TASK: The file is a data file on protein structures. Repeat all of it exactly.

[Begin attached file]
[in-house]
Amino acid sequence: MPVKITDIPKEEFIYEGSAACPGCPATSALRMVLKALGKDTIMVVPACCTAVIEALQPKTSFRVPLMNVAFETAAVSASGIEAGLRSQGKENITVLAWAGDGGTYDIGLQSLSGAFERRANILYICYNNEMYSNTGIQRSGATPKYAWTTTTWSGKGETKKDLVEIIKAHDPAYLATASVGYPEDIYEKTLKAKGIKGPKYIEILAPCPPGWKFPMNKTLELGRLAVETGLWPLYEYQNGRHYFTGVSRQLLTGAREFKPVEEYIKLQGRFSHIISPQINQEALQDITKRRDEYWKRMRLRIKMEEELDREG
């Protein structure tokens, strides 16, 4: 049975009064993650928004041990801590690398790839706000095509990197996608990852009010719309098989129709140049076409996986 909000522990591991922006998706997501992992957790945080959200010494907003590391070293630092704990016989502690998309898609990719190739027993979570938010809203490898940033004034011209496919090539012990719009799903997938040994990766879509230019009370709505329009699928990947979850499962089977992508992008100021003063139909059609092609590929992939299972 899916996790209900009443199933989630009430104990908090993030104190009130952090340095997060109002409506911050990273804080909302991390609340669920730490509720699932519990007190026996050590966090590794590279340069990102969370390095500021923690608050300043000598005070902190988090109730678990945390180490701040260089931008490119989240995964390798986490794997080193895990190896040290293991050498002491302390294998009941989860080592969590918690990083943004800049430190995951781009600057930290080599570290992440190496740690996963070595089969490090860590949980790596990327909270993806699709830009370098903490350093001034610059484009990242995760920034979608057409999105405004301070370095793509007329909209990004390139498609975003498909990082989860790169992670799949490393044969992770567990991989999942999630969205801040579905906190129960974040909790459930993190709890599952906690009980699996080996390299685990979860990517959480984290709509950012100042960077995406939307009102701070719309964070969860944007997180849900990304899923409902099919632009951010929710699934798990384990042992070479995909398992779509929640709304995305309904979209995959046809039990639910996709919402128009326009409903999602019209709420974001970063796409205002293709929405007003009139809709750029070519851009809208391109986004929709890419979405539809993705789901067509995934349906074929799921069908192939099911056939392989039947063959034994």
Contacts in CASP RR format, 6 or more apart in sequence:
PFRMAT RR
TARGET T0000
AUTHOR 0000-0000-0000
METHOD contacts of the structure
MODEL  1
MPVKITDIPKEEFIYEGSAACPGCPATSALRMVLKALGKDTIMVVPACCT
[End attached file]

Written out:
[in-house]
Amino acid sequence: MPVKITDIPKEEFIYEGSAACPGCPATSALRMVLKALGKDTIMVVPACCTAVIEALQPKTSFRVPLMNVAFETAAVSASGIEAGLRSQGKENITVLAWAGDGGTYDIGLQSLSGAFERRANILYICYNNEMYSNTGIQRSGATPKYAWTTTTWSGKGETKKDLVEIIKAHDPAYLATASVGYPEDIYEKTLKAKGIKGPKYIEILAPCPPGWKFPMNKTLELGRLAVETGLWPLYEYQNGRHYFTGVSRQLLTGAREFKPVEEYIKLQGRFSHIISPQINQEALQDITKRRDEYWKRMRLRIKMEEELDREG
């Protein structure tokens, strides 16, 4: 049975009064993650928004041990801590690398790839706000095509990197996608990852009010719309098989129709140049076409996986 909000522990591991922006998706997501992992957790945080959200010494907003590391070293630092704990016989502690998309898609990719190739027993979570938010809203490898940033004034011209496919090539012990719009799903997938040994990766879509230019009370709505329009699928990947979850499962089977992508992008100021003063139909059609092609590929992939299972 899916996790209900009443199933989630009430104990908090993030104190009130952090340095997060109002409506911050990273804080909302991390609340669920730490509720699932519990007190026996050590966090590794590279340069990102969370390095500021923690608050300043000598005070902190988090109730678990945390180490701040260089931008490119989240995964390798986490794997080193895990190896040290293991050498002491302390294998009941989860080592969590918690990083943004800049430190995951781009600057930290080599570290992440190496740690996963070595089969490090860590949980790596990327909270993806699709830009370098903490350093001034610059484009990242995760920034979608057409999105405004301070370095793509007329909209990004390139498609975003498909990082989860790169992670799949490393044969992770567990991989999942999630969205801040579905906190129960974040909790459930993190709890599952906690009980699996080996390299685990979860990517959480984290709509950012100042960077995406939307009102701070719309964070969860944007997180849900990304899923409902099919632009951010929710699934798990384990042992070479995909398992779509929640709304995305309904979209995959046809039990639910996709919402128009326009409903999602019209709420974001970063796409205002293709929405007003009139809709750029070519851009809208391109986004929709890419979405539809993705789901067509995934349906074929799921069908192939099911056939392989039947063959034994």
Contacts in CASP RR format, 6 or more apart in sequence:
PFRMAT RR
TARGET T0000
AUTHOR 0000-0000-0000
METHOD contacts of the structure
MODEL  1
MPVKITDIPKEEFIYEGSAACPGCPATSALRMVLKALGKDTIMVVPACCT